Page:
Humans have been trying to control the weather since the day we traded in our spears for shovels. Cultures from every corner of the globe have worshipped rain-granting deities, and our sci-fi villains have been obsessed with flood and drought. But in the modern era, we no longer have use for the old water gods. We've got the technology, finally, to make the clouds do our bidding.
That's not to say that the transition from praying for rain to manufacturing rain was an easy one, or even that the current methods are the most effective possible. The history of weather modification, the act of intentionally manipulating the atmosphere, has had its fair share of charlatans and crackpots. You may have guessed that, considering this scientific school has grown out of pure superstition.
Cloudbusting Was a Bust
The most famous weather modification quack has got to be Austrian psychoanalyst Wilhelm Reich. Like L. Ron Hubbard without the cult, Reich performed dozens of scientifically unsound experiments throughout the '50s and '60s, which resulted in highly questionable results not well-regarded by the mainstream scientific community.
Reich's weather modification techniques were among his most absurd attempts at innovation. He used a series of hollow tubes, like a giant metal pan flute, attached to flexible metal hoses at their rear, which were in turn attached to slightly smaller hollow metal tubes whose open ends are dipped in a pool of water. This contraption supposedly harnessed "orgone energy" from the water and attracted it from the atmosphere, converting it into moisture. Sort of like a lightning rod, but bullshit.
Cloud Seeding: The Atmosphere's Test Tube Baby
Cloud seeding is the opposite of cloud busting. For one thing, it's a real thing. The process has been replicated numerous times both in the lab and in the field and is backed up by years of peer-reviewed scientific research. For another, it impregnates clouds to instigate the precipitation process rather than magically gathering them using dark energies.
Cloud seeding is currently used all over the world — including throughout the United States, China (where it is used to clear smog in Beijing), India and Russia — to enhance precipitation, both rain and snow, while inhibiting hail and fog. And it actually works.
Cloud seeding takes effect by spraying microscopic particles like aluminium oxide or silver iodide to affect the development of condensation by acting as artificial ice nuclei. They effectively give ice crystals something to grow on. The downside of cloud seeding is that it requires that the surrounding air already contain a certain percentage of water vapour; you can't make something from nothing.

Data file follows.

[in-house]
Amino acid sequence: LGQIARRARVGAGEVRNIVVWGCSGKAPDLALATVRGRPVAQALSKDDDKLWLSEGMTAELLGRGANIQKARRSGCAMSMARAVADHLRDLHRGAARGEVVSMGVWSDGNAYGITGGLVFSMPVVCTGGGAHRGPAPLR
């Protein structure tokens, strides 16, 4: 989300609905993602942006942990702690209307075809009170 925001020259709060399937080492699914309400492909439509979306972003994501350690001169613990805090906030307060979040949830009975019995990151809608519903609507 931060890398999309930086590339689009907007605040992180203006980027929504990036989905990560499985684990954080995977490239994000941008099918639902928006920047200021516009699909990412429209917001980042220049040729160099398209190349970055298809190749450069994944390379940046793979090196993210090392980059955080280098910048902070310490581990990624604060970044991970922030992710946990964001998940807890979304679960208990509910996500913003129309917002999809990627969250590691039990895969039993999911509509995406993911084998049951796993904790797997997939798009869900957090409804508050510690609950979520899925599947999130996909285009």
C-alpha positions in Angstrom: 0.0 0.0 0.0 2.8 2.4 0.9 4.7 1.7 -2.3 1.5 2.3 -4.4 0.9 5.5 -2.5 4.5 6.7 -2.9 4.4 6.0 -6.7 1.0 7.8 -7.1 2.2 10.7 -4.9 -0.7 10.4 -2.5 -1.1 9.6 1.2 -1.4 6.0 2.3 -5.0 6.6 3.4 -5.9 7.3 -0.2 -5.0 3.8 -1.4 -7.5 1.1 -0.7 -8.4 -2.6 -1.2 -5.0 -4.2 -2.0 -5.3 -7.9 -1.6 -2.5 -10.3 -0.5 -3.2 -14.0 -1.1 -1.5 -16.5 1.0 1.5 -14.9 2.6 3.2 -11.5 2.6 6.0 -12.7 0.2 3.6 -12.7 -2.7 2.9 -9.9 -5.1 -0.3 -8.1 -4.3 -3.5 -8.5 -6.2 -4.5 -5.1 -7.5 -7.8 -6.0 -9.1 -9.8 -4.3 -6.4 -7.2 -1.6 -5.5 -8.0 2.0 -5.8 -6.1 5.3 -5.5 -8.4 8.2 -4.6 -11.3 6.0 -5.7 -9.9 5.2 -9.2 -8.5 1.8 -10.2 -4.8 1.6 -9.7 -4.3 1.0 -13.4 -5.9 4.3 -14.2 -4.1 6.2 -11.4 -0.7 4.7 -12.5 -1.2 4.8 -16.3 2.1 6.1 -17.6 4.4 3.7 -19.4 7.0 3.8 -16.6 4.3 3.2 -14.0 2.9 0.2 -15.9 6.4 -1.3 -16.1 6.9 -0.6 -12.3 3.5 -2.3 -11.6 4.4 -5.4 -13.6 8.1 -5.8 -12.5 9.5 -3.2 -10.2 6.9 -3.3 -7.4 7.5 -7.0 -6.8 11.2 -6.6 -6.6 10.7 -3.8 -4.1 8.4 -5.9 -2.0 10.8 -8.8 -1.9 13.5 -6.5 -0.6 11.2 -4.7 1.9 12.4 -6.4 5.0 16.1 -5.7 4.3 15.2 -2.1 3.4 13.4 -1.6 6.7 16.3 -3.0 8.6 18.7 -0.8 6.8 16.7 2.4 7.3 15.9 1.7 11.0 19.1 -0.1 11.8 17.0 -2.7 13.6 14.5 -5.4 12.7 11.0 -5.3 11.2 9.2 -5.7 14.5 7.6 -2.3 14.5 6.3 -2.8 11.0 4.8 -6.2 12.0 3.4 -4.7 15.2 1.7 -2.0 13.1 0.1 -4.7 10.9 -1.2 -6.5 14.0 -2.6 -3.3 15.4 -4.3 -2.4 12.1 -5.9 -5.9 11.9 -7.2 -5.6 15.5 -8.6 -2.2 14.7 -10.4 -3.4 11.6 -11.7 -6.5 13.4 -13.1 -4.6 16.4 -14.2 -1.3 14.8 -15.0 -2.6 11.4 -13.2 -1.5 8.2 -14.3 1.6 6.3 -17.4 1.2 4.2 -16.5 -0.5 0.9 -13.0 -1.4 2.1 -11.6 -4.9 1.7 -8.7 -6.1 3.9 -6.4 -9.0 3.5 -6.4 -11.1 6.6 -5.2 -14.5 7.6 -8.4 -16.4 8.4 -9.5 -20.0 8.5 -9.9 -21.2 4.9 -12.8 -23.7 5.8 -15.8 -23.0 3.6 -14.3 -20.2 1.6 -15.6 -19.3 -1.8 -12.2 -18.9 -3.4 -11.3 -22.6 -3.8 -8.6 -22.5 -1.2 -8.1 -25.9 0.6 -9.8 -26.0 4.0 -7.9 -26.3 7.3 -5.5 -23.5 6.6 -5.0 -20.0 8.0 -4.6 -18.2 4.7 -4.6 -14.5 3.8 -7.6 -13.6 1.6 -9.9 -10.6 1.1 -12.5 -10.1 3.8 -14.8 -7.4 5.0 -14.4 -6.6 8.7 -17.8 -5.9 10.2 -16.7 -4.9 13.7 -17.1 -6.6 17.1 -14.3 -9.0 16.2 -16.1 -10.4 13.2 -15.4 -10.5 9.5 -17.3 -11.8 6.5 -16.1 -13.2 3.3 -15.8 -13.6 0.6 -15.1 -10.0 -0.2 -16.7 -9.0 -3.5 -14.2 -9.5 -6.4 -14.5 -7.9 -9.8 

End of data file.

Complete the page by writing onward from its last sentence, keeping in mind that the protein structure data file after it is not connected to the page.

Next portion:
The particulate method, specifically using silver iodide, was discovered by none other than Dr Bernard Vonnegut, Kurt Vonnegut's brother, in 1971. Since Silver iodide has a similar crystalline structure to ice, it forms an artificial reef of sorts for ice crystals to grow on.
Vincent Schaefer, however, is credited with discovering the principles of contemporary cloud seeding in 1946. After a hike up New Hampshire's Mount Washington with Nobel laureate Irving Langmuir, Schaefer developed a supercooled cloud system (where the liquid water vapour is at most 0C) out of a deep freezer in his lab in order to study the effects of ice crystal growth in a variety of mediums from talcum powder to table salt to top soil. The cloud for these experiments consisted of a large breath of air exhaled into the freezer. However, on one hot summer day, the freezer simply couldn't work hard enough to get the chamber sufficiently cold, so Schaefer helped the process along, dropped some dry ice in there, and promptly discovered a way to instantly transform supercooled water vapour into ice. Further experiments successfully replicated the effect, with -40 degrees C as the transformative limit for supercool liquid water.
Unlike silver iodide, which gives the crystals somewhere to start, the dry ice method simply drops the temperature low enough to incite spontaneous crystallisation while producing a vapour supersaturation. They're typically delivered by aircraft, which light silver iodide flares as they fly through clouds, or by ground-based delivery systems like Howitzers and anti-aircraft guns.
Though dry ice and silver iodide are the two primary methods of cloud seeding, liquid propane and table salt are also used. Salt has proven especially effective in warmer clouds, such as those in Mexico and South Africa, because the salt crystals cause larger droplets to form than otherwise would and precipitate out of the cloud more readily.